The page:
The shut-off is a reminder of Russia's willingness to flex its energy muscles to cow other nations. At the same time, after decades of relying largely on Europe as an export market for natural gas, Russia is increasingly looking east. In May, it inked a massive deal with China, and Russian officials hope to land a second big contract. That could give Moscow even more leverage in dealing with European gas buyers.

For now, the Russian shut-off hasn't affected flows to Europe, European Union officials said. But natural gas prices spiked in London and Holland on the news of the cutoff.

One big difference from previous gas interruptions is the time of year: Gas demand is much lower in summer than in winter. And storage levels in Ukraine and Europe could keep them running for months. But the energy problem will be acute later this year if the dispute continues and European countries can't replenish their stocks.

"If there's going to be a gas fight, now's the time for it, from Ukraine's perspective," said Steven Pifer, a former U.S. ambassador to Ukraine who is now at the Brookings Institution. But Russia's tactics will only redouble Europe's efforts to find other sources of energy.

"To the extent that Russia raises questions about its reliability as a gas provider, the more it raises interest in Europe in finding alternate sources" of gas, Pifer said.

In the short term, Kiev's energy options are limited. It can get gas from other European countries, such as Hungary, Poland, and Slovakia, but that would meet less than half its annual demand. And there are few other alternatives: Plans to build a terminal to import liquefied natural gas via tanker were revived after the energy fight with Moscow heated up earlier this year, but the country can't import LNG until it is finished.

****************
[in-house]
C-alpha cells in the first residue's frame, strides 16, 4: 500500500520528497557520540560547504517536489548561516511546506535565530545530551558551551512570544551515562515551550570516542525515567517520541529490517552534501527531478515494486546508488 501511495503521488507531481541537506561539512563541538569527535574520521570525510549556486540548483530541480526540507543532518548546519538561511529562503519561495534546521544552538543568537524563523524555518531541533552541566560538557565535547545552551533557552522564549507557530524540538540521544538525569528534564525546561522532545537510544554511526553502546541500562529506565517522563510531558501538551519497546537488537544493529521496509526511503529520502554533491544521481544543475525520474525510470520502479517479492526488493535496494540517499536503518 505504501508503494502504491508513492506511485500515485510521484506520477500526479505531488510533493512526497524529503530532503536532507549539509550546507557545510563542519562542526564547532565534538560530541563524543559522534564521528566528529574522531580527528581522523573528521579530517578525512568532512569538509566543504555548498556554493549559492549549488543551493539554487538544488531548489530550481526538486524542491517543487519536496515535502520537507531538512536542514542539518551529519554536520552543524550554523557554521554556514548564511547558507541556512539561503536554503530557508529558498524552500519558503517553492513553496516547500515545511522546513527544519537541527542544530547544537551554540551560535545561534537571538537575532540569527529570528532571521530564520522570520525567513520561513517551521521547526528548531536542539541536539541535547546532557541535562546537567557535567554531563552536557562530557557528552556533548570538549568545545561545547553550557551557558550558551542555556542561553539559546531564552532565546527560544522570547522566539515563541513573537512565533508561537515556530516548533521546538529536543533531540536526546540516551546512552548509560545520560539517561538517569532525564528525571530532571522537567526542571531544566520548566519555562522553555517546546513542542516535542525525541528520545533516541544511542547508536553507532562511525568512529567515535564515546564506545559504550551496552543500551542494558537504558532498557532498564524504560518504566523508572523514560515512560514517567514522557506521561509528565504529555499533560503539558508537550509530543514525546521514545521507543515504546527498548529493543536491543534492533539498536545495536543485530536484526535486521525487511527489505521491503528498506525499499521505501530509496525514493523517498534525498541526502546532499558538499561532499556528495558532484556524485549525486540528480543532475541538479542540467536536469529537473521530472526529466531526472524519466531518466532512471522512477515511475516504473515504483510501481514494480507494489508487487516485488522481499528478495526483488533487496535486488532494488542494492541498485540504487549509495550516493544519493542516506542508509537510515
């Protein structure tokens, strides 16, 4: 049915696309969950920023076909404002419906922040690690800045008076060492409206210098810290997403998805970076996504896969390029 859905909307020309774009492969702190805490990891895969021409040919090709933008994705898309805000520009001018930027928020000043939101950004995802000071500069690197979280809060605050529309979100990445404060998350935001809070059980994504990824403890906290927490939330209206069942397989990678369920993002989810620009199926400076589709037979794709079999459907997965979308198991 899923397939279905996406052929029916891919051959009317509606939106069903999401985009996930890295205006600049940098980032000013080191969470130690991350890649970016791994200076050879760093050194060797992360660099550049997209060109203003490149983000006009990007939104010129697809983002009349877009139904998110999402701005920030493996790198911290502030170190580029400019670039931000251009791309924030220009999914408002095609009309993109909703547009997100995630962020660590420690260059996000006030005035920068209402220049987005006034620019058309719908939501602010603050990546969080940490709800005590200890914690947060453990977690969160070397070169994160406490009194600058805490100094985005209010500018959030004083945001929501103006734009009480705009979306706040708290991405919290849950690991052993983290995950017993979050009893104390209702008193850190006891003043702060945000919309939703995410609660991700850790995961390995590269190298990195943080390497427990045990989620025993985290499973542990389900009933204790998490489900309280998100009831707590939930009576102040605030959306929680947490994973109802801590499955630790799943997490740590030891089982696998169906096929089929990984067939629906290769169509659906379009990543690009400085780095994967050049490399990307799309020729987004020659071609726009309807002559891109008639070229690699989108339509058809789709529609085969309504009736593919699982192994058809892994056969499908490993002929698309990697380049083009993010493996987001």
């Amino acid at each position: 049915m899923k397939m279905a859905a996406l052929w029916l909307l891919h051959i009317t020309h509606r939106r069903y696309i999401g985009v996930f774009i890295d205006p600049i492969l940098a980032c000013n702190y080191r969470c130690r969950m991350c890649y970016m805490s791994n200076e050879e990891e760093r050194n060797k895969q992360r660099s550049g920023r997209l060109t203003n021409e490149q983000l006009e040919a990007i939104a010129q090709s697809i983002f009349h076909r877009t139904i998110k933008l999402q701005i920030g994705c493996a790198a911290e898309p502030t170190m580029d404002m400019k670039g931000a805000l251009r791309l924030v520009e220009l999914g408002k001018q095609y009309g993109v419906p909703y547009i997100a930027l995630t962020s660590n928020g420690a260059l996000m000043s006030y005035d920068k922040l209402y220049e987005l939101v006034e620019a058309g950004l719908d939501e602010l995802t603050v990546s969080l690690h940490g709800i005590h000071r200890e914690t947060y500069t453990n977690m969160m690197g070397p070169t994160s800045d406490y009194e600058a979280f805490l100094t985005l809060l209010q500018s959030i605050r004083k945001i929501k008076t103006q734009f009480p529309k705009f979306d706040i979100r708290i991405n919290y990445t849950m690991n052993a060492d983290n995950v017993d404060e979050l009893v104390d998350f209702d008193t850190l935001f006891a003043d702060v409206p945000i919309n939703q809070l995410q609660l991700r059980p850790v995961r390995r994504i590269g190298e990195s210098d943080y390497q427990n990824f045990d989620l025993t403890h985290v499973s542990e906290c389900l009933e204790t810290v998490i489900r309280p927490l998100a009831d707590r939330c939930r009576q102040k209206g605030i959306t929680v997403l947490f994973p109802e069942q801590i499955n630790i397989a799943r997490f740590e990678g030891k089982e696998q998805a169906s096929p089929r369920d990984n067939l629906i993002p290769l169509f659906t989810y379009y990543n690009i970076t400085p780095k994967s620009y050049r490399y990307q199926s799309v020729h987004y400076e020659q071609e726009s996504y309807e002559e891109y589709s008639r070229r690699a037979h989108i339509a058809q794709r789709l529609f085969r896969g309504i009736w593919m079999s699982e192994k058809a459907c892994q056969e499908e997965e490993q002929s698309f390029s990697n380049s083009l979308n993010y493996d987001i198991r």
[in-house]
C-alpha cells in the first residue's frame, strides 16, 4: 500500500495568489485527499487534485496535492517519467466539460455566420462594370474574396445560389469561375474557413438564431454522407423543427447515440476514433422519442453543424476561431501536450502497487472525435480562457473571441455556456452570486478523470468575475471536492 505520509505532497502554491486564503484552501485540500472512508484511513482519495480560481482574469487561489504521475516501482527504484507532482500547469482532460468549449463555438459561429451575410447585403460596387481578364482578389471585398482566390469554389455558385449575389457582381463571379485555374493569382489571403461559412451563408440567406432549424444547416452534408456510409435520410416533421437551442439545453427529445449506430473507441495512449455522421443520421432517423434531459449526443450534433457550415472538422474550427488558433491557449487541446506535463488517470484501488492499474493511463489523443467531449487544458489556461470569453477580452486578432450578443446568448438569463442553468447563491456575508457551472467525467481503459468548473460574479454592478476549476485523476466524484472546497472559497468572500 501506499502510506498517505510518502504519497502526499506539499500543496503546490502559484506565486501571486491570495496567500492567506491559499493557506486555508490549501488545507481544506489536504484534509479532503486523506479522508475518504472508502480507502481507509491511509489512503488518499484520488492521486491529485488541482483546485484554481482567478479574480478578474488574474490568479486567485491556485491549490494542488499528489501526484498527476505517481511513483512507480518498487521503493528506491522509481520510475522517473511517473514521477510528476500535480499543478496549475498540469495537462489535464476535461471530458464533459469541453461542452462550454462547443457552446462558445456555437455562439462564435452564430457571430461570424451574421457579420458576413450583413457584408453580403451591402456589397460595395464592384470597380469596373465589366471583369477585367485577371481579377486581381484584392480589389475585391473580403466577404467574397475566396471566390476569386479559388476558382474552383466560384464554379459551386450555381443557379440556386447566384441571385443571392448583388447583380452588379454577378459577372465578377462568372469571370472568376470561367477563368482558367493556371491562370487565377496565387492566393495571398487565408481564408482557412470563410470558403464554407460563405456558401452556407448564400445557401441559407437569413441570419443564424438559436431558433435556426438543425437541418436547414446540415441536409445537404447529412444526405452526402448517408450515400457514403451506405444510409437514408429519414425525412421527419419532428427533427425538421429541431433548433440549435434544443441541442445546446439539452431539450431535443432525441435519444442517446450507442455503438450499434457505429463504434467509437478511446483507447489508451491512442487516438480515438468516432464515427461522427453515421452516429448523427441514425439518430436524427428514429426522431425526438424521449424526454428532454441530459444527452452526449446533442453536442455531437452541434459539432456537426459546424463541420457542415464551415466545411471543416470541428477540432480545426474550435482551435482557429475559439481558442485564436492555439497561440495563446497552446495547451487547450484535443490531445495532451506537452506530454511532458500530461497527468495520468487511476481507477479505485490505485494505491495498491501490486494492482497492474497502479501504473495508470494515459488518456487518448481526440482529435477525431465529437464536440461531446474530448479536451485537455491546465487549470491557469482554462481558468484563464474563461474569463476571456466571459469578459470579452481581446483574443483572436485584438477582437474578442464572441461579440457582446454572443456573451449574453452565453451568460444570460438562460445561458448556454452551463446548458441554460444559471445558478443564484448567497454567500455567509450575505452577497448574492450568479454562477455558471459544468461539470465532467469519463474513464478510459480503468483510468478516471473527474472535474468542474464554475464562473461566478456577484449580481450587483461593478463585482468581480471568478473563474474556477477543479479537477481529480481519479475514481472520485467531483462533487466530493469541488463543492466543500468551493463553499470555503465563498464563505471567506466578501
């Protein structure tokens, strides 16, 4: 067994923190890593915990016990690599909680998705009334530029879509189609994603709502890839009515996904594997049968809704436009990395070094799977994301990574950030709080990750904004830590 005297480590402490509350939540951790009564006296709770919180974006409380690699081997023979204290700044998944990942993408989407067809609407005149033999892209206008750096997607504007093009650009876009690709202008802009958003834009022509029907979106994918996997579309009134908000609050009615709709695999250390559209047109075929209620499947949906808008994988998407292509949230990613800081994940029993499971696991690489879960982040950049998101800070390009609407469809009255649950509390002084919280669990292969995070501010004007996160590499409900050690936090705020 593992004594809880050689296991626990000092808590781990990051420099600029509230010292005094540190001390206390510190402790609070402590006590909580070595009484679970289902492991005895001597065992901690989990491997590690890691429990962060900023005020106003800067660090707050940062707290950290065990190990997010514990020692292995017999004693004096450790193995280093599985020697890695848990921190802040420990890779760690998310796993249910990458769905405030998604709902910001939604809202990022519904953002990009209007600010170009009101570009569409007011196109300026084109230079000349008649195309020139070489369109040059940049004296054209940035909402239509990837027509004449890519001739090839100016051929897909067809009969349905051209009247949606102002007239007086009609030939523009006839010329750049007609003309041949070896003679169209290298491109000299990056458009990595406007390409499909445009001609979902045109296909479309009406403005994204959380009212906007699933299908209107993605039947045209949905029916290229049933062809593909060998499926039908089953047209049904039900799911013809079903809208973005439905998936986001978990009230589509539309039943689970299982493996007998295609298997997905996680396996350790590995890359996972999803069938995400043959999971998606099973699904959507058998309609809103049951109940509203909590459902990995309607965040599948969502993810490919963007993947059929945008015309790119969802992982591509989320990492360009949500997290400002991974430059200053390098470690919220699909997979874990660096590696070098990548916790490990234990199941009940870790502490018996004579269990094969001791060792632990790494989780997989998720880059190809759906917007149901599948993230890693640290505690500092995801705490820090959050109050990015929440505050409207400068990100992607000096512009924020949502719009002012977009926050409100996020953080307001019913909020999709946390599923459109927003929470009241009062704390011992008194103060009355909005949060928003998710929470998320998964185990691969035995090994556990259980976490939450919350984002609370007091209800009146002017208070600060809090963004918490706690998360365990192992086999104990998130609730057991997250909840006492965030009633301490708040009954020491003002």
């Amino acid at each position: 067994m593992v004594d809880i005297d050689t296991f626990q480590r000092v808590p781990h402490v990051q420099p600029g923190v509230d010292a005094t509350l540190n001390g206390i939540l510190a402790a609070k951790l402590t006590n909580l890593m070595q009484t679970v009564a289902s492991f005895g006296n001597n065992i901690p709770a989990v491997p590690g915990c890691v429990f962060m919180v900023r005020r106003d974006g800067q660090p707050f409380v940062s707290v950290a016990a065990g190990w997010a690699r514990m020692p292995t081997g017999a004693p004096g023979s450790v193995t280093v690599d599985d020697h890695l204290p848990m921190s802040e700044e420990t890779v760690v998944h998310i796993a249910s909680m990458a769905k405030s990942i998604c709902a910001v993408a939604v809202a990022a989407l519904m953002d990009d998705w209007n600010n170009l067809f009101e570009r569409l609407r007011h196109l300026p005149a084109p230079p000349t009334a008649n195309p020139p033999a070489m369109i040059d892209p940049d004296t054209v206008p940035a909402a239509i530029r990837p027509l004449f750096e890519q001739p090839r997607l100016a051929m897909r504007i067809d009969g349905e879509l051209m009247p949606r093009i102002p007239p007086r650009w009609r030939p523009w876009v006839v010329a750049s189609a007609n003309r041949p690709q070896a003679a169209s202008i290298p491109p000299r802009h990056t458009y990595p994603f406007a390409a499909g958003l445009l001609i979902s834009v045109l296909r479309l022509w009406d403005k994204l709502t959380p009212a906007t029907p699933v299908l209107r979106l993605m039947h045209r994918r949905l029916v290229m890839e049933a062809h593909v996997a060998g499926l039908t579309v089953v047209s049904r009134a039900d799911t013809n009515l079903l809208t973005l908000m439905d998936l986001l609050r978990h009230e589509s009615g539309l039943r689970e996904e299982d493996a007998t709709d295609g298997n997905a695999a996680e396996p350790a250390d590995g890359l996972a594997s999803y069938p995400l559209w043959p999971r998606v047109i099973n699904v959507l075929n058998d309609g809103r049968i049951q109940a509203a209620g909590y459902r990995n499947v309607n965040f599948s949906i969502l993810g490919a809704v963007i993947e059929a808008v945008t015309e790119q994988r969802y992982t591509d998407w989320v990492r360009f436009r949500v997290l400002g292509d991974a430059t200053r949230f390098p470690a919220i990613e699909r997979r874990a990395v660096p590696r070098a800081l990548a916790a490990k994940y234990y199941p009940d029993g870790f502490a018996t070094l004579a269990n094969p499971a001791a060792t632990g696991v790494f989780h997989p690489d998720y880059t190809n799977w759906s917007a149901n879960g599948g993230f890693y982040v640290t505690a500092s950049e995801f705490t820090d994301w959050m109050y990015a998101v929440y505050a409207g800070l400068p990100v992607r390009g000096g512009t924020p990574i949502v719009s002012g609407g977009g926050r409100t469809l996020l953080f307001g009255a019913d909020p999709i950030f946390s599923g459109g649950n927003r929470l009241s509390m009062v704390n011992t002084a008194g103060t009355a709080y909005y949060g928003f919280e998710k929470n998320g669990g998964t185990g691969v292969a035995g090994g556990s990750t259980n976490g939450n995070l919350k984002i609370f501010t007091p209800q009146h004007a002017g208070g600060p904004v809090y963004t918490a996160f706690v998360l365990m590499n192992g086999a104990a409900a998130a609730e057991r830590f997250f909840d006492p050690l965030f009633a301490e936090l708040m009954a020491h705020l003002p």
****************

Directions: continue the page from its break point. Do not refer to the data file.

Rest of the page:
Many U.S. lawmakers have touted the prospects of tapping the U.S. energy boom to supply friends in Europe and Asia with cheap energy. "This act of aggression further escalates the need for the U.S. to increase its exports of liquefied natural gas to our NATO and European allies," said Rep. Michael Turner (R.-Ohio).

But the United States won't be able to export meaningful volumes of gas until close to the end of the decade. And even if it can ship out enough, LNG is more expensive than Russian gas sent to Europe by pipeline.

Dmitry Serebryakov - AFP - Getty
http://www.foreignpolicy.com/articles/2014/06/16/russia_cuts_gas_to_ukraine
claro, como con un cese al fuego se arreglan las cosas....

__________________________________________________________________________________________________
"No hay mas diferencia entre los hombres que el vicio o la virtud" Jose Maria Morelos y Pavon.

No hay raza inferior; solo hay sujetos inferiores
Bendita se la muerte, porque a nadie le concede lo que no les da a todos los demas;alabada sea la muerte que se yergue piadosa ante el hombre que ha cumplido su deber.
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Re: Crisis en Crimea entre Ucrania y Rusia

Mensaje por ivan_077 el Agosto 21st 2014, 22:10


Russia raises hopes in Crimea
Russian spending strengthens the country's hold on Crimea as parliamentarians gather in the region.
Last modified: 14 Aug 2014 18:12
Rory Challands
Rory Challands is a journalist based in London who has experience working for some of the UK's most respected broadcasters.

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Putin has $19 billion for job creation and infrastructure improvements in Crimea [Reuters]